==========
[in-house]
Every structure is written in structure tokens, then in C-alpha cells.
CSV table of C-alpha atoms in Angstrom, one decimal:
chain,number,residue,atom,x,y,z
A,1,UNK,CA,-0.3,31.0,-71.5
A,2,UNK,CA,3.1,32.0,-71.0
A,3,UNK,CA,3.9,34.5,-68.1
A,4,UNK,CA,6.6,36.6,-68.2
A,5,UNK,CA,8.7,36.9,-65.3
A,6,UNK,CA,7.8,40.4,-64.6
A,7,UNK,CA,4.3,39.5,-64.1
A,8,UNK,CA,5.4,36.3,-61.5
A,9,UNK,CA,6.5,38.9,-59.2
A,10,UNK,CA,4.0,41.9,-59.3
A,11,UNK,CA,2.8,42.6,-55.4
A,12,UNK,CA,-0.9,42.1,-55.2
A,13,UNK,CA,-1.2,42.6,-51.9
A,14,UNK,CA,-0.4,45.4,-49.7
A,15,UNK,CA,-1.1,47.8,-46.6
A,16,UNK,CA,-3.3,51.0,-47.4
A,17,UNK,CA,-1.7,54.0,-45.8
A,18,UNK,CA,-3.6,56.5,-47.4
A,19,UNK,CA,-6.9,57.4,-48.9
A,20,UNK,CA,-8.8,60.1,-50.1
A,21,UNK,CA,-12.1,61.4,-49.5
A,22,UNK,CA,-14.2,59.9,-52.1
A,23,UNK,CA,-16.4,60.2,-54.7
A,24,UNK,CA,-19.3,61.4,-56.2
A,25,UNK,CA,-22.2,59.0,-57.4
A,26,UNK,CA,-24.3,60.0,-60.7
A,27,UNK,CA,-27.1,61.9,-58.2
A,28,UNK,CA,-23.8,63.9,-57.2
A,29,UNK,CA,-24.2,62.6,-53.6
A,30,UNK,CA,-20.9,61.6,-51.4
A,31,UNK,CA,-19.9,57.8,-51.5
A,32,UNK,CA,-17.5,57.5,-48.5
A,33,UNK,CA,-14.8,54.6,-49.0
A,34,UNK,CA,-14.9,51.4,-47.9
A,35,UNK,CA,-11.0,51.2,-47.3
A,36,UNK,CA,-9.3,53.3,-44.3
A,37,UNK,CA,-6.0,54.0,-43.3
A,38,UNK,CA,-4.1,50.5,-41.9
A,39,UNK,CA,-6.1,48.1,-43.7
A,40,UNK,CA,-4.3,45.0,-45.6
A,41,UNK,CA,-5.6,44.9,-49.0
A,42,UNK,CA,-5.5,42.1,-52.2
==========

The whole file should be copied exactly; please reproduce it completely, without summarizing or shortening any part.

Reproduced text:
[in-house]
Every structure is written in structure tokens, then in C-alpha cells.
CSV table of C-alpha atoms in Angstrom, one decimal:
chain,number,residue,atom,x,y,z
A,1,UNK,CA,-0.3,31.0,-71.5
A,2,UNK,CA,3.1,32.0,-71.0
A,3,UNK,CA,3.9,34.5,-68.1
A,4,UNK,CA,6.6,36.6,-68.2
A,5,UNK,CA,8.7,36.9,-65.3
A,6,UNK,CA,7.8,40.4,-64.6
A,7,UNK,CA,4.3,39.5,-64.1
A,8,UNK,CA,5.4,36.3,-61.5
A,9,UNK,CA,6.5,38.9,-59.2
A,10,UNK,CA,4.0,41.9,-59.3
A,11,UNK,CA,2.8,42.6,-55.4
A,12,UNK,CA,-0.9,42.1,-55.2
A,13,UNK,CA,-1.2,42.6,-51.9
A,14,UNK,CA,-0.4,45.4,-49.7
A,15,UNK,CA,-1.1,47.8,-46.6
A,16,UNK,CA,-3.3,51.0,-47.4
A,17,UNK,CA,-1.7,54.0,-45.8
A,18,UNK,CA,-3.6,56.5,-47.4
A,19,UNK,CA,-6.9,57.4,-48.9
A,20,UNK,CA,-8.8,60.1,-50.1
A,21,UNK,CA,-12.1,61.4,-49.5
A,22,UNK,CA,-14.2,59.9,-52.1
A,23,UNK,CA,-16.4,60.2,-54.7
A,24,UNK,CA,-19.3,61.4,-56.2
A,25,UNK,CA,-22.2,59.0,-57.4
A,26,UNK,CA,-24.3,60.0,-60.7
A,27,UNK,CA,-27.1,61.9,-58.2
A,28,UNK,CA,-23.8,63.9,-57.2
A,29,UNK,CA,-24.2,62.6,-53.6
A,30,UNK,CA,-20.9,61.6,-51.4
A,31,UNK,CA,-19.9,57.8,-51.5
A,32,UNK,CA,-17.5,57.5,-48.5
A,33,UNK,CA,-14.8,54.6,-49.0
A,34,UNK,CA,-14.9,51.4,-47.9
A,35,UNK,CA,-11.0,51.2,-47.3
A,36,UNK,CA,-9.3,53.3,-44.3
A,37,UNK,CA,-6.0,54.0,-43.3
A,38,UNK,CA,-4.1,50.5,-41.9
A,39,UNK,CA,-6.1,48.1,-43.7
A,40,UNK,CA,-4.3,45.0,-45.6
A,41,UNK,CA,-5.6,44.9,-49.0
A,42,UNK,CA,-5.5,42.1,-52.2